AndyH wrote:If your suggestions are correct, then we should see energy prices increase as more renewables are added to the grid - yet just the opposite is true. If your estimates included a price for carbon, a tally of corporate welfare given to fossil fuel generation that is not given to renewable generation, and state and federal government subsidies to maintain power monopolies, then I suspect your models might more accurately reflect reality.

I love your enthusiasm AndyH, but you seem to badly miss the facts sometimes.
Just look at Germany. A huge important decision to radically increase the renewable percentage.
Where did the cost go?
They can't afford it

I agree that the smart intelligent thing would be for every human being and state entity on the planet Earth to agree to a fair cost for carbon. But not all agree. Even some MNL participants that are on the LEAF advisory board don't agree.
But in any case, that is not going to happen. Politically it is just not going to happen.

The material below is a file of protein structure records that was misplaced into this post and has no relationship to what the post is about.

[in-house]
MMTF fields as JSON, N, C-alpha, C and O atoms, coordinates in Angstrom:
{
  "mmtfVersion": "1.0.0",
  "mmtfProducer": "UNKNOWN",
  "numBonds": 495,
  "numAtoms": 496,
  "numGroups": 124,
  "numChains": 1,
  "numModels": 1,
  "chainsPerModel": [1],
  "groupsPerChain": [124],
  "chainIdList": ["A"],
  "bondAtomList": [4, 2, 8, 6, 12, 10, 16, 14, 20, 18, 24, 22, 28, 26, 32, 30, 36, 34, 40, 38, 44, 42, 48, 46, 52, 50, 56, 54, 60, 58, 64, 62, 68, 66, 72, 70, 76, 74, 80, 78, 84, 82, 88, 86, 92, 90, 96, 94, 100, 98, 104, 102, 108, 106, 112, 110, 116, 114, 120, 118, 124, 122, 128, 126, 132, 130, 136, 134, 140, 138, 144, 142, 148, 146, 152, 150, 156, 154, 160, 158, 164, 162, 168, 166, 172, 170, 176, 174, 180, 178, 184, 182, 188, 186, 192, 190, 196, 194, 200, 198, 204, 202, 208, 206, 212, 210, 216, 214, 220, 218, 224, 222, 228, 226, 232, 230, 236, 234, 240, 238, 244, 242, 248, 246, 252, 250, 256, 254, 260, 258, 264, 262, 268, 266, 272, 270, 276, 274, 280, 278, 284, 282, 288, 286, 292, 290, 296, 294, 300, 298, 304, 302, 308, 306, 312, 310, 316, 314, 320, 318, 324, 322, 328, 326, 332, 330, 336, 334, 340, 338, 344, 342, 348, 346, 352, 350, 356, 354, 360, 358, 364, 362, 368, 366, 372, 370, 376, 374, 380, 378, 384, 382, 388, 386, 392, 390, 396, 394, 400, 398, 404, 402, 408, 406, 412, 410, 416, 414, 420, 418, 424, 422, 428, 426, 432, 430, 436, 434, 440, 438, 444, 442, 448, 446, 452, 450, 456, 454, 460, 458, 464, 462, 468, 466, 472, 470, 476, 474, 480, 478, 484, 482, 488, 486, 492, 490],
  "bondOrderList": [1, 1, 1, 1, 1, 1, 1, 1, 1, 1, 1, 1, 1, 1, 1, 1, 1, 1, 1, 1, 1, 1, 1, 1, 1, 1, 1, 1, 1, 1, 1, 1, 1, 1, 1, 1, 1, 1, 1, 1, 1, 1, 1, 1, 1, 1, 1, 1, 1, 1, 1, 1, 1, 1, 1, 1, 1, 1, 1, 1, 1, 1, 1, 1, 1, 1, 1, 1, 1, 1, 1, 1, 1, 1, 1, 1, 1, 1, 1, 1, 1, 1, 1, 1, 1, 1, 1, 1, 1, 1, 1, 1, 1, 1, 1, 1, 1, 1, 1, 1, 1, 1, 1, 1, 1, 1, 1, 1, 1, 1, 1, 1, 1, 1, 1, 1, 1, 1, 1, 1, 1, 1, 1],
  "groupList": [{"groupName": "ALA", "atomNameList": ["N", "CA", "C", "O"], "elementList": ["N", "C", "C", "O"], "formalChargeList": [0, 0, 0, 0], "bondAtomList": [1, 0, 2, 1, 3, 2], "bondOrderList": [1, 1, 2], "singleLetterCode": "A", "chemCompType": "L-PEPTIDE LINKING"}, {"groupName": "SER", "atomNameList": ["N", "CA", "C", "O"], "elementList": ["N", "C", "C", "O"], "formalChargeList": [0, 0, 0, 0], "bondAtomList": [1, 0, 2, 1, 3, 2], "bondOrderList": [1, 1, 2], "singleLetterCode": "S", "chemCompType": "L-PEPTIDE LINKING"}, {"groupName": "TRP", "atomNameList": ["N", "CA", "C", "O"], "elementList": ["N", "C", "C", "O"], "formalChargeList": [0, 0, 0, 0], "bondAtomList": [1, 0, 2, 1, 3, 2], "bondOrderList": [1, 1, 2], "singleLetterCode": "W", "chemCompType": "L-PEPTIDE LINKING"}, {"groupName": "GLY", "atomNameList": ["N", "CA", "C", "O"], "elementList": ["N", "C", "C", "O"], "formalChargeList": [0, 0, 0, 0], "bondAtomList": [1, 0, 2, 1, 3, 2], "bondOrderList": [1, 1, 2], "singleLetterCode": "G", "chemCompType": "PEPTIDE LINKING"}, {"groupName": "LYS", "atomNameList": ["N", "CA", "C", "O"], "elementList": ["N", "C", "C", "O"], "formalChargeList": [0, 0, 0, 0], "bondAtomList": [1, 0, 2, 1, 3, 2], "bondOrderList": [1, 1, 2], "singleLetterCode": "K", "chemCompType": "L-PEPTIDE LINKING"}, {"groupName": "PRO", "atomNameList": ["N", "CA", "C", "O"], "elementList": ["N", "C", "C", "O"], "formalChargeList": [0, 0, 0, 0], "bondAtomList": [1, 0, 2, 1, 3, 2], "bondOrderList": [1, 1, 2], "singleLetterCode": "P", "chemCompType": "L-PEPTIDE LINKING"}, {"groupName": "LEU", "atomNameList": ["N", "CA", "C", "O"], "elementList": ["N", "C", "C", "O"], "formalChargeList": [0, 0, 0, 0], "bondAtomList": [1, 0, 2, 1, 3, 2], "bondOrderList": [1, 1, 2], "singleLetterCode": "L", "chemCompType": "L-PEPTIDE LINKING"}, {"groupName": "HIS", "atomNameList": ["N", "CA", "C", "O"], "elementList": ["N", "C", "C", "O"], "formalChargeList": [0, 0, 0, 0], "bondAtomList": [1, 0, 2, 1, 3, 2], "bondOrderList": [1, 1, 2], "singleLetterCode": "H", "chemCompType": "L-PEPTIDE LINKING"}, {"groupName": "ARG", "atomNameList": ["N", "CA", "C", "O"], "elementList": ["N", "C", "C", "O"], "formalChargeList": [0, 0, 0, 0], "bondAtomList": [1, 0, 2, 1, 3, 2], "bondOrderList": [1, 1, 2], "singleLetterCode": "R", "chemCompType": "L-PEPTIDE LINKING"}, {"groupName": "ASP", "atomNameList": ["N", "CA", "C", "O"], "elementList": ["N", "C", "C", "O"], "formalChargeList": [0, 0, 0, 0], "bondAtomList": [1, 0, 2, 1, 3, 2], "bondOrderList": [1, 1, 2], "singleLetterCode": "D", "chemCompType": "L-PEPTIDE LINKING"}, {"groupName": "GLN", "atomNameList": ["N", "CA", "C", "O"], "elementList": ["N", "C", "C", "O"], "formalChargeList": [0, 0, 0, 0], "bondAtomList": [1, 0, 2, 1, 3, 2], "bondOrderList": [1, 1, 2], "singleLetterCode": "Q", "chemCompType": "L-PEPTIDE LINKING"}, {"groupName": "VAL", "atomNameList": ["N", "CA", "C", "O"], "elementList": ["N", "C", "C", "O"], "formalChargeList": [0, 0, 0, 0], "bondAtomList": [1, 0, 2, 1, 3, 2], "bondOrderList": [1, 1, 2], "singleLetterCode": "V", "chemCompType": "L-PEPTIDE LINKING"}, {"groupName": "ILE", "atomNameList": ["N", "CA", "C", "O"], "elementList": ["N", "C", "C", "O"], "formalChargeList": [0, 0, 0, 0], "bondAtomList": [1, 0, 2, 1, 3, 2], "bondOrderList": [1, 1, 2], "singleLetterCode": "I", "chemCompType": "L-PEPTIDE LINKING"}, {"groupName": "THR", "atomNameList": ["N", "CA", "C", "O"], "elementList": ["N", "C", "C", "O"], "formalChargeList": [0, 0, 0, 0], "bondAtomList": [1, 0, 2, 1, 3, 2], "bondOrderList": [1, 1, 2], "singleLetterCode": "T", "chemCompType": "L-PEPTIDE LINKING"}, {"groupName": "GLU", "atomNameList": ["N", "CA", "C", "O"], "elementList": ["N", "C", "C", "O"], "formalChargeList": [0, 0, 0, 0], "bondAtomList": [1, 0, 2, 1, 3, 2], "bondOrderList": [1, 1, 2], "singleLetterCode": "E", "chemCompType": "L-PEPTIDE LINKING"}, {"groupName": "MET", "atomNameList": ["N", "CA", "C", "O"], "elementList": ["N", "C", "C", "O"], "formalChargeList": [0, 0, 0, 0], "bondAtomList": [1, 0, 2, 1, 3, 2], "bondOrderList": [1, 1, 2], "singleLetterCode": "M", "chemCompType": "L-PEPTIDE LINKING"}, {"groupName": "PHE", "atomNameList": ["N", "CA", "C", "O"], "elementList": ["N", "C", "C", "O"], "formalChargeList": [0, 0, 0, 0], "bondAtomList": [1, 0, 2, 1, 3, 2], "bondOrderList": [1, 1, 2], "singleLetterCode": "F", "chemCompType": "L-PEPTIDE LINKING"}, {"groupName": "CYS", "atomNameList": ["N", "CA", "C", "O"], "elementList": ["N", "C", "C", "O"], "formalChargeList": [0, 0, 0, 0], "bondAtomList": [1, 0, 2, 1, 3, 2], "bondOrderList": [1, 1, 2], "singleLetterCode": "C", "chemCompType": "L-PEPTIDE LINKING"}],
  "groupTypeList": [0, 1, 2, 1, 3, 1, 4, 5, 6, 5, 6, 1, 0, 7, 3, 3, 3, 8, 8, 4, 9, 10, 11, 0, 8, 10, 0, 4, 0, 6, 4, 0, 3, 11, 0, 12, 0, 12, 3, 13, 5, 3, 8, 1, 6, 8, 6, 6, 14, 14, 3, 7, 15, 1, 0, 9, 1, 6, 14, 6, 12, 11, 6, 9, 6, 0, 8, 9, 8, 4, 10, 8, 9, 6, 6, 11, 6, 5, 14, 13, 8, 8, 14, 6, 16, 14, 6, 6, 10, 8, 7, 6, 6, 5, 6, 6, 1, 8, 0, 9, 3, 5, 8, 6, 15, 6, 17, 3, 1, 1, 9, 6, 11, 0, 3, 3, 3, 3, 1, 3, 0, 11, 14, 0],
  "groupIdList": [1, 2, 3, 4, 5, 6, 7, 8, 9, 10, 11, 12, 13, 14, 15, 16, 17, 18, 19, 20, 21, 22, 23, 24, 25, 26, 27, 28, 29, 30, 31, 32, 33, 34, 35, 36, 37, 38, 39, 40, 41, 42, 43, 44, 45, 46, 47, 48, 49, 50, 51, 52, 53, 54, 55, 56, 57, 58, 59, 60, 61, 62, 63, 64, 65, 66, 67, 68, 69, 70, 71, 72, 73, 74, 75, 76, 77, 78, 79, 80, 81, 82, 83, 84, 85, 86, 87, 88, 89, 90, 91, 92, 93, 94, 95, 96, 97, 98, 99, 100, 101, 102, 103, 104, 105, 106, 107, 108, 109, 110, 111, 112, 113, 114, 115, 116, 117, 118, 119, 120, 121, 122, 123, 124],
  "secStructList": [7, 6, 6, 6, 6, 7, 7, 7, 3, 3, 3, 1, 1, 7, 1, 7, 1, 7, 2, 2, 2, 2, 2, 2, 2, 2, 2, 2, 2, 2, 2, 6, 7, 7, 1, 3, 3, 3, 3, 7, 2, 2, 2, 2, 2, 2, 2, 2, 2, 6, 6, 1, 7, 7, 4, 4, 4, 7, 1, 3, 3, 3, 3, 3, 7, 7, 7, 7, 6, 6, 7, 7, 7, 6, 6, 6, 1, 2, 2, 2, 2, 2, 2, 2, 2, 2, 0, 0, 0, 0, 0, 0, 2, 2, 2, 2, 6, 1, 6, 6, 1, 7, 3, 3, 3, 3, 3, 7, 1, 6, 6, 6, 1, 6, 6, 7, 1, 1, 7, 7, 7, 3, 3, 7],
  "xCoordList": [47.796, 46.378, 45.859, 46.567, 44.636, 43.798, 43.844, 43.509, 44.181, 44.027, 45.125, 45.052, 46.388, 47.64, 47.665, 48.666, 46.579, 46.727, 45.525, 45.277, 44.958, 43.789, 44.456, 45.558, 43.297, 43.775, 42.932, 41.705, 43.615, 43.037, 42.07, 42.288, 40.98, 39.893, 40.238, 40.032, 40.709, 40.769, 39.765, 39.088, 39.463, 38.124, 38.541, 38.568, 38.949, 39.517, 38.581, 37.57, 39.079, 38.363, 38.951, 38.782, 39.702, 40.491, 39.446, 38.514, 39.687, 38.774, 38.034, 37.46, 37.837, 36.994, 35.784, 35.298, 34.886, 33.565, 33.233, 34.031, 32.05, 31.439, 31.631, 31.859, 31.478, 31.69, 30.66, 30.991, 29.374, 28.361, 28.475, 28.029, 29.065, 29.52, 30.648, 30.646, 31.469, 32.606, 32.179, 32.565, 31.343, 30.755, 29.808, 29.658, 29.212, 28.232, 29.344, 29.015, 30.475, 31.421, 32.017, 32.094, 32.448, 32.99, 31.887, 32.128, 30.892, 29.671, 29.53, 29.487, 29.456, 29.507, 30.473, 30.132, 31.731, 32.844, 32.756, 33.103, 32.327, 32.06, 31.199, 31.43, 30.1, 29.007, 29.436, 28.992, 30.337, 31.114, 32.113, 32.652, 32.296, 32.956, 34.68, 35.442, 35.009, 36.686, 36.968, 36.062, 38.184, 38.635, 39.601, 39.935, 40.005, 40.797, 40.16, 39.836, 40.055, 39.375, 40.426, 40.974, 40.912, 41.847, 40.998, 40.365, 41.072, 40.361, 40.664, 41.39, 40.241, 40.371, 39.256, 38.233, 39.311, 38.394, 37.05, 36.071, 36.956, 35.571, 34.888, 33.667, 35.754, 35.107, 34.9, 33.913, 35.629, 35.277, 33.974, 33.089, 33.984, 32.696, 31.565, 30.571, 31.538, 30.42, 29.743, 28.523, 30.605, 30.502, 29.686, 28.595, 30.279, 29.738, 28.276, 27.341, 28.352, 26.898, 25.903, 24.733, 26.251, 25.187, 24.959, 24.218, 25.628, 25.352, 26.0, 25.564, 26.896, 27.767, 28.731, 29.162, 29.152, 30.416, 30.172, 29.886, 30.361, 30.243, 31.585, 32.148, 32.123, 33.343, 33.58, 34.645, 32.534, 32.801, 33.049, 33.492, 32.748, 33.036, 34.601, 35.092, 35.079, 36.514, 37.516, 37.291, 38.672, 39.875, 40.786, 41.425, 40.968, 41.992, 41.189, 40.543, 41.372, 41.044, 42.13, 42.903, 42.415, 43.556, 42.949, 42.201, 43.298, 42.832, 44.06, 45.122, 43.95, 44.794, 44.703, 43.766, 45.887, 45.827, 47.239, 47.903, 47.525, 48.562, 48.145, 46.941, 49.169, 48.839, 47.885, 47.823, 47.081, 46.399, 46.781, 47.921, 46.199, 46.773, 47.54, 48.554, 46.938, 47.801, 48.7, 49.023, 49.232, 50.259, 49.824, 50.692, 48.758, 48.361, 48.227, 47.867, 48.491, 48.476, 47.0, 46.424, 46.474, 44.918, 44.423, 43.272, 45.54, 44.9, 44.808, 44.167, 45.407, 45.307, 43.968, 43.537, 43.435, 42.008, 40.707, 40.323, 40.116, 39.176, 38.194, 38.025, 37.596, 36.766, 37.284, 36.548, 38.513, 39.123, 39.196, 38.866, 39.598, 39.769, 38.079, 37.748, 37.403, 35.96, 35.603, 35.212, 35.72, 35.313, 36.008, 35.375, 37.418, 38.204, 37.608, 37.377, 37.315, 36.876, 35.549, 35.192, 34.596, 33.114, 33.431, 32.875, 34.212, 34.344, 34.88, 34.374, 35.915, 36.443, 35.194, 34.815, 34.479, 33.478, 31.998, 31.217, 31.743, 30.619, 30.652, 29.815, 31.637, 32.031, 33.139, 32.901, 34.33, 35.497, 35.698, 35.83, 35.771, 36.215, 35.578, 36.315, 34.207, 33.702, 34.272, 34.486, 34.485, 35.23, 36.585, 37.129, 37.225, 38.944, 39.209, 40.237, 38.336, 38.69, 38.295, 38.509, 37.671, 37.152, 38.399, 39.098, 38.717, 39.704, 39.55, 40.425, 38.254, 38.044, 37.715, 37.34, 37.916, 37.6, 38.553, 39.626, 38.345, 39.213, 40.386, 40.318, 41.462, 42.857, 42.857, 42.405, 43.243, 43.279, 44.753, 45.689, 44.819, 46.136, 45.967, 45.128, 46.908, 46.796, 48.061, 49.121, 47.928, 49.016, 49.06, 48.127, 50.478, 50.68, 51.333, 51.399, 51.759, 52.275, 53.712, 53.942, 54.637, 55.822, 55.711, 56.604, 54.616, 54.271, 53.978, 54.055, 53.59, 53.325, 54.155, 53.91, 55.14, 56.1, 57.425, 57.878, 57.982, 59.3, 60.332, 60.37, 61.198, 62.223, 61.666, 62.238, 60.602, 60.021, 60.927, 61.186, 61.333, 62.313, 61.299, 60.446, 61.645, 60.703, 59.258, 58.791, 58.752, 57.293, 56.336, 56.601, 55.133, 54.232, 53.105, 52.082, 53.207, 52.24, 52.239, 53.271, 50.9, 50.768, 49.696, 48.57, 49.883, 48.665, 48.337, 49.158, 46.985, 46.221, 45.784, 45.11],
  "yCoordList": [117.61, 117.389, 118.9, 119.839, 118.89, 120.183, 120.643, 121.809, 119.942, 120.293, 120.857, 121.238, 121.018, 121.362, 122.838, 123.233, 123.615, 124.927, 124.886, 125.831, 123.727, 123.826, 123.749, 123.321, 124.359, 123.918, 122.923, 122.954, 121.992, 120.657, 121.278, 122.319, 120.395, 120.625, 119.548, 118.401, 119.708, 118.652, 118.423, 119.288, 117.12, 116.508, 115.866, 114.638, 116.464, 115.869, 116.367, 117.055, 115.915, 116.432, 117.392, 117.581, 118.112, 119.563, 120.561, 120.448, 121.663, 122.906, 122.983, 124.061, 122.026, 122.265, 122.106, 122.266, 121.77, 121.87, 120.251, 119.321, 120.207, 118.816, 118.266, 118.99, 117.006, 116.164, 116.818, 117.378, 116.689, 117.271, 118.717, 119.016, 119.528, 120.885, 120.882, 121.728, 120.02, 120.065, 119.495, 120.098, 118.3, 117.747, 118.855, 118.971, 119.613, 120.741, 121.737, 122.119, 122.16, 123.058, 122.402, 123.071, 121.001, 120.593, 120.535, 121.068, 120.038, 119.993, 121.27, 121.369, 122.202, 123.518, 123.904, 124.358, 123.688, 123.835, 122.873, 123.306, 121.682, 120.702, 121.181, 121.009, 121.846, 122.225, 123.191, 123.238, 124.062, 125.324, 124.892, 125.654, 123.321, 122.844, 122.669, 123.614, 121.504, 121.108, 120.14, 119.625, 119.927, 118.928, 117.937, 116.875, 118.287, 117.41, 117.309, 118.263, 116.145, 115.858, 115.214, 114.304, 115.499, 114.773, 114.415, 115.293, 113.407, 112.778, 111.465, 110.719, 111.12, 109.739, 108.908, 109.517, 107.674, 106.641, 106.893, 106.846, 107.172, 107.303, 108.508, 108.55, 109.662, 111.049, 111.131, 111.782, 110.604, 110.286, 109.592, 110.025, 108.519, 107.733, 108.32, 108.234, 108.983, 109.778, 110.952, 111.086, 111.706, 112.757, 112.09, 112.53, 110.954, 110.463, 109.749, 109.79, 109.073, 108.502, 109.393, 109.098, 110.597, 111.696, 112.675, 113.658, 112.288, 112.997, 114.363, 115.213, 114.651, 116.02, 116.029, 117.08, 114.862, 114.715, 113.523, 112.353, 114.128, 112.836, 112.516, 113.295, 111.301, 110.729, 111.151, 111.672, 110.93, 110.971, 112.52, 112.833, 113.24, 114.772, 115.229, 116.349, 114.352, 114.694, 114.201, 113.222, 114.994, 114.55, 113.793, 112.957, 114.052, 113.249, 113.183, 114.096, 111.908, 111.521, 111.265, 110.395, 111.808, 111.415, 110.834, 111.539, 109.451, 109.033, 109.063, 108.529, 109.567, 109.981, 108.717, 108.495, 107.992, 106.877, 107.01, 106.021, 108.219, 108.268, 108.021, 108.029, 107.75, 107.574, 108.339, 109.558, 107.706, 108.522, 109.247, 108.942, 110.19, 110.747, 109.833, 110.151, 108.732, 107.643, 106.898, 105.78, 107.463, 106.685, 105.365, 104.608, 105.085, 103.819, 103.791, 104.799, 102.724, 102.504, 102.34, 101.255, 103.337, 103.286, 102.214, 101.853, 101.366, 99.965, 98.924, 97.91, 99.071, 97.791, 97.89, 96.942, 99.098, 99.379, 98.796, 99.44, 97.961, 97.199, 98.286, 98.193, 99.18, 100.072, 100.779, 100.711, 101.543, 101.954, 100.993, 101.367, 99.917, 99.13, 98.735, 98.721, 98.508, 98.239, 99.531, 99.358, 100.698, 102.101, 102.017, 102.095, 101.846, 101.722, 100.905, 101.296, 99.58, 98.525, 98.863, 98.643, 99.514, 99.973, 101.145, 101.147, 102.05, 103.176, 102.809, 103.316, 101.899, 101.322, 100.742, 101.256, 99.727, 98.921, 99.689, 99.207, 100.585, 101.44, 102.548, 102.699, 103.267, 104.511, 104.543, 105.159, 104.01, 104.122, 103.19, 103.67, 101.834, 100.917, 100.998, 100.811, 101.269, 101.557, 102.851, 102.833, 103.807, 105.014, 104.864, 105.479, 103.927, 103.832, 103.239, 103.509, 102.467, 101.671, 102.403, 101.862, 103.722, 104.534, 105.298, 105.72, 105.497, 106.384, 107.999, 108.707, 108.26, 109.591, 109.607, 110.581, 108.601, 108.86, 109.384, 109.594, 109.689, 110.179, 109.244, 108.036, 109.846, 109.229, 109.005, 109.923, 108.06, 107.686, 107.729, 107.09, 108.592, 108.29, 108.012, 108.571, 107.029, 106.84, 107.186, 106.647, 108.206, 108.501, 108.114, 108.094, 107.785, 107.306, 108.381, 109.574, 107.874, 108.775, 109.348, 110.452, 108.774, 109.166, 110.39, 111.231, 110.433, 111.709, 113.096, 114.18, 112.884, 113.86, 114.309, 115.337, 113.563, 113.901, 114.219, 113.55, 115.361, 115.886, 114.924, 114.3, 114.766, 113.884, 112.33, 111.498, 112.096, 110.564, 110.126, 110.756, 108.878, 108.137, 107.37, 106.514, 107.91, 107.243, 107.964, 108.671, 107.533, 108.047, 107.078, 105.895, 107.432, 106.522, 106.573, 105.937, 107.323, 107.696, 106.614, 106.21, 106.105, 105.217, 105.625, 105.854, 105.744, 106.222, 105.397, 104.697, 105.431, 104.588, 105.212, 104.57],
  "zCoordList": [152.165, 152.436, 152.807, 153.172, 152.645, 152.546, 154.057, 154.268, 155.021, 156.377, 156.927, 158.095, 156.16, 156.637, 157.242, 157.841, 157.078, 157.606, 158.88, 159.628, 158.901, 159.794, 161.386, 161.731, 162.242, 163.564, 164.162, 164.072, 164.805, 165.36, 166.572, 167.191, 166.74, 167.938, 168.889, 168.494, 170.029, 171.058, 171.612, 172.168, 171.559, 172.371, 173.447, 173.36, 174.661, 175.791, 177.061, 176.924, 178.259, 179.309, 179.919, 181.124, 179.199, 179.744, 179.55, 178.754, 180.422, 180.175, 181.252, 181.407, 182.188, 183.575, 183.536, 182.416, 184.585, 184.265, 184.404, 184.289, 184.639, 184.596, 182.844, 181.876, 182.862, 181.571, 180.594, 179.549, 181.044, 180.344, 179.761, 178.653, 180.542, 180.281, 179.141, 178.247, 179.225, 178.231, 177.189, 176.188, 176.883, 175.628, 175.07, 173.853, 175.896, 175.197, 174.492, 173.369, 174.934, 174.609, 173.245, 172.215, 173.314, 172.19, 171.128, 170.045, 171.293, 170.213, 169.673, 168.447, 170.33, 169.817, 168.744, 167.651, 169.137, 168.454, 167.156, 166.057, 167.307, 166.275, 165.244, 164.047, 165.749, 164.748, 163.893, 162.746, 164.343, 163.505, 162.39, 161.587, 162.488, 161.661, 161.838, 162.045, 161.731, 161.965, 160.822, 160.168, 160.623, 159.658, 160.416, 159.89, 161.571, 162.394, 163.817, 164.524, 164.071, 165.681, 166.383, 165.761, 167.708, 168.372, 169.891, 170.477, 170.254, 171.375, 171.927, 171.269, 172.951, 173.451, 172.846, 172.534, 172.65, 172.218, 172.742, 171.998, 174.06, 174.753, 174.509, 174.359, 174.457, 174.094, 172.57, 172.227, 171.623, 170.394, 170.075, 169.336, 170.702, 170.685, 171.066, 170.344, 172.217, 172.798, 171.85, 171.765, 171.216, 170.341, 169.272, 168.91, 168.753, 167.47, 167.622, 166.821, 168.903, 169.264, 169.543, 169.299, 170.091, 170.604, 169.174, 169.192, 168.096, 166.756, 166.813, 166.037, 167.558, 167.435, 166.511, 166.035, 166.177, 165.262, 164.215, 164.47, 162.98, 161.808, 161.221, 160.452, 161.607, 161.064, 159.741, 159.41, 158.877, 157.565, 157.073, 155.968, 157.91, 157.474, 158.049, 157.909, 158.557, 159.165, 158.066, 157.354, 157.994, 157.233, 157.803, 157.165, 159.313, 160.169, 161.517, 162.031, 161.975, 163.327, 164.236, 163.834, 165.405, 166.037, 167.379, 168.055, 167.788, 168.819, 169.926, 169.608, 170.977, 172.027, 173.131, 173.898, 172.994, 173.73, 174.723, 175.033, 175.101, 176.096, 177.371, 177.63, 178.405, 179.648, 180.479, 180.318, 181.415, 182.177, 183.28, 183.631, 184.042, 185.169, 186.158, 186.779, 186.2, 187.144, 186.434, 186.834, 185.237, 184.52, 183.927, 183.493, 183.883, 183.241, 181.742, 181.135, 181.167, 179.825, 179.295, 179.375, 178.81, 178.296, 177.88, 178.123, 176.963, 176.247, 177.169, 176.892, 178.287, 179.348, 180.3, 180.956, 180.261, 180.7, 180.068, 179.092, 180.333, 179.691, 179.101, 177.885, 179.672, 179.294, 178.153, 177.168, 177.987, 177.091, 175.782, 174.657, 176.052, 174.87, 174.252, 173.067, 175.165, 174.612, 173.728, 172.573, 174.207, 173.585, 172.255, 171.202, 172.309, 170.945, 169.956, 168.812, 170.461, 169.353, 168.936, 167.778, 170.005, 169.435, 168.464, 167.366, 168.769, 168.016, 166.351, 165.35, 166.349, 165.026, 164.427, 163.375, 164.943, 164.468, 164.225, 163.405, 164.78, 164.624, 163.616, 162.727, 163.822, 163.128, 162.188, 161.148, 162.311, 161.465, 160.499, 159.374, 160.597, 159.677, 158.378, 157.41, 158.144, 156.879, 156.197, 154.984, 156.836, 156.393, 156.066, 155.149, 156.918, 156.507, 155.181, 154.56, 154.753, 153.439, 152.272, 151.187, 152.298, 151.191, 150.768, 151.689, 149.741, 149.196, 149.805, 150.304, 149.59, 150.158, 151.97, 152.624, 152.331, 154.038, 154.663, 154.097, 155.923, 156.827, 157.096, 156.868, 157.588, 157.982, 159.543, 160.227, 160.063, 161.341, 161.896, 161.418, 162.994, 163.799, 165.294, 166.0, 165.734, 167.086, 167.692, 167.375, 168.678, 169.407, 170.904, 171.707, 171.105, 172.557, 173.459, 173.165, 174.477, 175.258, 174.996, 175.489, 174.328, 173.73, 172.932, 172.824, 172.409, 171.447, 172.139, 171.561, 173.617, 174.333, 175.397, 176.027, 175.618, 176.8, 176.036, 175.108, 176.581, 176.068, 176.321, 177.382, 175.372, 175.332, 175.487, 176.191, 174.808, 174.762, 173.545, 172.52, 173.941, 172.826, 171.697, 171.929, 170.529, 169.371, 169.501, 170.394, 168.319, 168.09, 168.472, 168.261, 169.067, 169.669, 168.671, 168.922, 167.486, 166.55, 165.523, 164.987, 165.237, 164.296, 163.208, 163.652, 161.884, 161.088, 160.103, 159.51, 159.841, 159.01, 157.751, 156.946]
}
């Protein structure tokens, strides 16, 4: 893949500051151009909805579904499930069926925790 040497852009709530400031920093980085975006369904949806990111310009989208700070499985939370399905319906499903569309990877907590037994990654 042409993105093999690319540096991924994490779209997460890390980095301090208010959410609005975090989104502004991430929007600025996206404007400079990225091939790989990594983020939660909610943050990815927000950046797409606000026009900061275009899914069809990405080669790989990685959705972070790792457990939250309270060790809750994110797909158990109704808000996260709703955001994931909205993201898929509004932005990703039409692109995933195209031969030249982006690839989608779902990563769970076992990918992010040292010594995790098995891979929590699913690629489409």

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AndyH
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### Re: Economics of Renewable Power, simplified.

TimLee wrote:
AndyH wrote:If your suggestions are correct, then we should see energy prices increase as more renewables are added to the grid - yet just the opposite is true. If your estimates included a price for carbon, a tally of corporate welfare given to fossil fuel generation that is not given to renewable generation, and state and federal government subsidies to maintain power monopolies, then I suspect your models might more accurately reflect reality.